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Fort Lauderdale Divorce Lawyer > Blog > Divorce > Updating Important Documents during a Divorce

Updating Important Documents during a Divorce


Going through a marital separation and making the decision to file for a divorce involves changes that will affect you now and in the years to come. While you may have previously relied on your partner to handle the situation in the event anything happened to you, the change in your relationship will likely require a change in plans. The following are important issues you will need to address to ensure your family and financial matters are provided for.

Wills and Estate Planning Documents

If you and your spouse previously had a will, you will want to update it to reflect changes in your marital status. You will also need to update your property and assets, to reflect agreements made as part of a divorce settlement. If you and your spouse did not have a will, now is the time to make one. In the event something happened to you prior to your divorce becoming final, your former partner could assert spousal rights to inherit from your estate.

Additional documents to consider include existing trusts you may have in place, along with powers of attorney (POA). Under the Florida Statutes, a POA allows you to grant authority to someone you trust to access financial accounts and handle business matters on your behalf. This is important if you are incapacitated due to an injury or illness and require ongoing care.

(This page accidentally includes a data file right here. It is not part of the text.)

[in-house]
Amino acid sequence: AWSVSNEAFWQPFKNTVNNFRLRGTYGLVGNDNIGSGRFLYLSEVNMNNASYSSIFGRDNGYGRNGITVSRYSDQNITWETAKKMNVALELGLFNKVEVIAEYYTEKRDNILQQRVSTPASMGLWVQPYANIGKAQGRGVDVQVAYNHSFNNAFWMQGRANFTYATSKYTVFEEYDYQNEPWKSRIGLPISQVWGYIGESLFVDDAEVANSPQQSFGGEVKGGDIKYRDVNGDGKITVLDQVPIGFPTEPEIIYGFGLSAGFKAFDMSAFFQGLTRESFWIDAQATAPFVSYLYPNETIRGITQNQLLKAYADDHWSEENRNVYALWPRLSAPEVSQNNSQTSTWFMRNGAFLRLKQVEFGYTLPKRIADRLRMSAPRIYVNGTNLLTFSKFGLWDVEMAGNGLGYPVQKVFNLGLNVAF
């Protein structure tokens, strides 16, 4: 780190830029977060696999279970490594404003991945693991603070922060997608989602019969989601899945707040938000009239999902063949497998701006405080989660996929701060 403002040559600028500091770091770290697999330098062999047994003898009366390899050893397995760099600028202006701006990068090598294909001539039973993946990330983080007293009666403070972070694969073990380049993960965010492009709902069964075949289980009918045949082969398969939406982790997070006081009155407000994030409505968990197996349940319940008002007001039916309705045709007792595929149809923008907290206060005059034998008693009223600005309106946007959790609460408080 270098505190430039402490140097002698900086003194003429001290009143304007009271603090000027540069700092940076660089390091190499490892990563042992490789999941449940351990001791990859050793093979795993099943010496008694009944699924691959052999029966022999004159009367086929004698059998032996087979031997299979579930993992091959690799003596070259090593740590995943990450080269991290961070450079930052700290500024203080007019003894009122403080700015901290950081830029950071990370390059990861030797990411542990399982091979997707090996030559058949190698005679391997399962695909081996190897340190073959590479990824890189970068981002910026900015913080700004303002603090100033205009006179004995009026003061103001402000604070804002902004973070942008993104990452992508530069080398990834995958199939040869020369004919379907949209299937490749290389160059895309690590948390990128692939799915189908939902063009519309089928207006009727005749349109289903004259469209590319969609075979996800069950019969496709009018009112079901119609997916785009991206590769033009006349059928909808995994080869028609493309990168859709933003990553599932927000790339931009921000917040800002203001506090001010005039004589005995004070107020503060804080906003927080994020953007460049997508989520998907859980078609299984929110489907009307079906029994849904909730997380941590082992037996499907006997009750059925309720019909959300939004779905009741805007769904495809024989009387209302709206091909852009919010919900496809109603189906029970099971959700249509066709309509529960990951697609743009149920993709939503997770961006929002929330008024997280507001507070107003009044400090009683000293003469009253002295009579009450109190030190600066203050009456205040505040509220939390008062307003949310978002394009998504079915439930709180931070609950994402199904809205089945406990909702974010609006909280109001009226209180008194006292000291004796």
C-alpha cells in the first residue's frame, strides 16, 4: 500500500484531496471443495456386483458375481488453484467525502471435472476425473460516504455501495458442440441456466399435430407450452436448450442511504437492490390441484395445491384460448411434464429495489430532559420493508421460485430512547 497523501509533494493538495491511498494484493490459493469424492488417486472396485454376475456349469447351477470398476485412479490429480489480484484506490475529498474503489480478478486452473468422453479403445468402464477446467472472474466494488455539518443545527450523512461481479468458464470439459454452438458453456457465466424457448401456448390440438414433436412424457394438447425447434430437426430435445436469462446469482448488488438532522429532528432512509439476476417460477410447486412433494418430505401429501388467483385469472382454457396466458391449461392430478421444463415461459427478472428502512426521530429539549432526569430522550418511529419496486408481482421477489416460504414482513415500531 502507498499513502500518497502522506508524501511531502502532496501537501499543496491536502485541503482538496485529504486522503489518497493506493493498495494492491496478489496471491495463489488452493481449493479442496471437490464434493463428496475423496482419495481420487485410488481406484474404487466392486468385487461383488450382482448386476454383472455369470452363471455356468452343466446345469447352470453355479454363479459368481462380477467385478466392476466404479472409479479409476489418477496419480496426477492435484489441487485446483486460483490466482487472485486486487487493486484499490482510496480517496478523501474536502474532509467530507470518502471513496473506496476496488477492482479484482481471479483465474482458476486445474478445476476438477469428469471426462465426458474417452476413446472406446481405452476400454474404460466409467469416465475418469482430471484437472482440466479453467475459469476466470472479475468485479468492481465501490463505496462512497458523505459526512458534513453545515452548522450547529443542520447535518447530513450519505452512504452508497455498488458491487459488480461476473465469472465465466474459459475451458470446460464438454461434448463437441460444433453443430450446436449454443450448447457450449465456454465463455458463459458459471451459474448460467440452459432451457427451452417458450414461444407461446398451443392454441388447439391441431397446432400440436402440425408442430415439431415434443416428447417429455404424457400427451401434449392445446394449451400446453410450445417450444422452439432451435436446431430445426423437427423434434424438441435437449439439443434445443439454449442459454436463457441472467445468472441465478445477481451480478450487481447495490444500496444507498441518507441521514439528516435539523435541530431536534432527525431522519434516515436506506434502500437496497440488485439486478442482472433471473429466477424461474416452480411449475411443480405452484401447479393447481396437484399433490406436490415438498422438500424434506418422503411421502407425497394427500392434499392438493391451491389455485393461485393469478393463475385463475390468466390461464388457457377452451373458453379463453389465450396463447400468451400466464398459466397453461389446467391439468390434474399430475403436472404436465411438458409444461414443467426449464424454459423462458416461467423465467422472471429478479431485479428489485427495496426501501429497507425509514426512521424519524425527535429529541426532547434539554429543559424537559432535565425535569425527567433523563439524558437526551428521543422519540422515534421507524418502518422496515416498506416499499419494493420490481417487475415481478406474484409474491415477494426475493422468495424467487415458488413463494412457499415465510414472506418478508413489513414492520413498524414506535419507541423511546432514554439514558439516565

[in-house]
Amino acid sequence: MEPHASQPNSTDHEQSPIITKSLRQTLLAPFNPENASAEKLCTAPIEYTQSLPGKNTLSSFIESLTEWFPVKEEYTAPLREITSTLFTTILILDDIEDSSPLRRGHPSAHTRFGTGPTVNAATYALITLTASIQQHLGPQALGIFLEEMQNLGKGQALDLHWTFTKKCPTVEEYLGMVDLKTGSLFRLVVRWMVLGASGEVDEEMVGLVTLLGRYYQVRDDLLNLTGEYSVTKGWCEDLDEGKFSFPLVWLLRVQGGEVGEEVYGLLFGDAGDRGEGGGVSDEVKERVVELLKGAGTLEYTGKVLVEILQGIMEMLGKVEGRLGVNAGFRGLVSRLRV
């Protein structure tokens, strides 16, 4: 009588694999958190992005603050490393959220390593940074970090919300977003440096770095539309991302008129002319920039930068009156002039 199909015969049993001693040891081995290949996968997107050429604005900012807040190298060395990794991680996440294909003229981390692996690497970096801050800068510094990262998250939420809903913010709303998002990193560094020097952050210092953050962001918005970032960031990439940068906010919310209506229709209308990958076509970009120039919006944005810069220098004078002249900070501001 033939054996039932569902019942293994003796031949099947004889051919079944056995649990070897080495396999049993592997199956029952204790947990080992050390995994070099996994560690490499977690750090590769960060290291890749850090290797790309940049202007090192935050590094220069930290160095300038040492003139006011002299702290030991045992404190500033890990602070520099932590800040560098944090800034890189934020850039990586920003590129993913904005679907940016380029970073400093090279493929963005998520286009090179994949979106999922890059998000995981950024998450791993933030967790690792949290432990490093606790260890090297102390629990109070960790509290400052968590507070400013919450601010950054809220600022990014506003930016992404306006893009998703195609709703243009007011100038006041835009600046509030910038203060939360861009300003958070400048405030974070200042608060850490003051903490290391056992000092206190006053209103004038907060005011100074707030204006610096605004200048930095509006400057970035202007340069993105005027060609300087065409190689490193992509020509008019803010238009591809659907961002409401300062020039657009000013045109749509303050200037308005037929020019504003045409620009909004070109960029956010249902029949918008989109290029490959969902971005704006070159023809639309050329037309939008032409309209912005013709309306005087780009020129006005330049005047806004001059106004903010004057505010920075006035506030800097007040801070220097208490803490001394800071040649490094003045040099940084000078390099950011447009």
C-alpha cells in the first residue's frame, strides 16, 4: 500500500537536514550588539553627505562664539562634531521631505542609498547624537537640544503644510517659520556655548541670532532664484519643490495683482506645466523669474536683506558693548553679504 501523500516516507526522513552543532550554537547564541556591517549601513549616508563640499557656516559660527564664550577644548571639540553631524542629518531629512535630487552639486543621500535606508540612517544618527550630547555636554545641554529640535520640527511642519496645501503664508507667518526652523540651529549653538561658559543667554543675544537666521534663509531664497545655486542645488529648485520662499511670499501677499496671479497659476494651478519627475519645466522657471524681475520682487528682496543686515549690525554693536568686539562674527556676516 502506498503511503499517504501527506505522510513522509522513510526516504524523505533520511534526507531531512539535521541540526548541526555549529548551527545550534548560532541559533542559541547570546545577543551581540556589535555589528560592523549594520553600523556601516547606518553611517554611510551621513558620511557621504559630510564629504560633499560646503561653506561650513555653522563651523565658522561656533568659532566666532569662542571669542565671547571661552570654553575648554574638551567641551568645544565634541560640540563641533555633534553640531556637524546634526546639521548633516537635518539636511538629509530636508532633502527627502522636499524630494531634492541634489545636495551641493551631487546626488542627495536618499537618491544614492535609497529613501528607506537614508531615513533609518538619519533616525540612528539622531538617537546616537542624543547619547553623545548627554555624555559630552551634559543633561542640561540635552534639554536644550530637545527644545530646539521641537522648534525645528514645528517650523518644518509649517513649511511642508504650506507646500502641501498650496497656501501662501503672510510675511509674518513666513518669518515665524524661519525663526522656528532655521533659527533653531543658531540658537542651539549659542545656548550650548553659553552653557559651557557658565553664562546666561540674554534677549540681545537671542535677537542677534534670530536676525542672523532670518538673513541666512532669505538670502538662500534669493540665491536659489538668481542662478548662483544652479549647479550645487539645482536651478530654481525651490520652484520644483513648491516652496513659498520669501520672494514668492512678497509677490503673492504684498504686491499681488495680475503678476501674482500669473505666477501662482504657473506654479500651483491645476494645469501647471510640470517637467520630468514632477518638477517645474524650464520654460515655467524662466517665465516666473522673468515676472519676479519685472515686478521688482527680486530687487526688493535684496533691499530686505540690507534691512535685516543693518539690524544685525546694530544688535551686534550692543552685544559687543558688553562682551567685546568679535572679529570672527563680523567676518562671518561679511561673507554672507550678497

Health Care Advance Directives

Health care advance directives let your friends and family members know the type and extent of medical care and treatment you want in the event an accident or serious health condition occurs. The Florida Agency for Health Care Administration recommends designating a health care surrogate, who is authorized to make important medical decisions on your behalf. Again, this should be someone you trust, and you should discuss potential options and communicate your wishes to them in advance.

A living will is another important document to have in place in the event the unexpected occurs. This deals with medical intervention and end of life issues, such as feeding tubes, artificial respiration, and Do Not Resuscitate (DNR) orders.

Guardianship for Children

In the Florida probate court, guardianship proceedings are held in the event something happens to both parents of a minor child. You will likely want to relay any wishes in this regard through your will and other estate planning documents. If there is a particular person, other than your spouse, that you would want to designate to act on your behalf in this situation, you may also want to consider leaving a certain amount of money for legal fees. While your family and even friends may have the right to be involved in your child’s life, it could require a court order to enforce this type of arrangement.

Reach Out to Us Today for Help with Your Case

At the law offices of Fort Lauderdale attorney Vanessa L. Prieto, we are here to help guide you through every aspect of the divorce process. Call or contact our experienced Florida divorce attorney online today and request a consultation to discuss the issues involved in your case.



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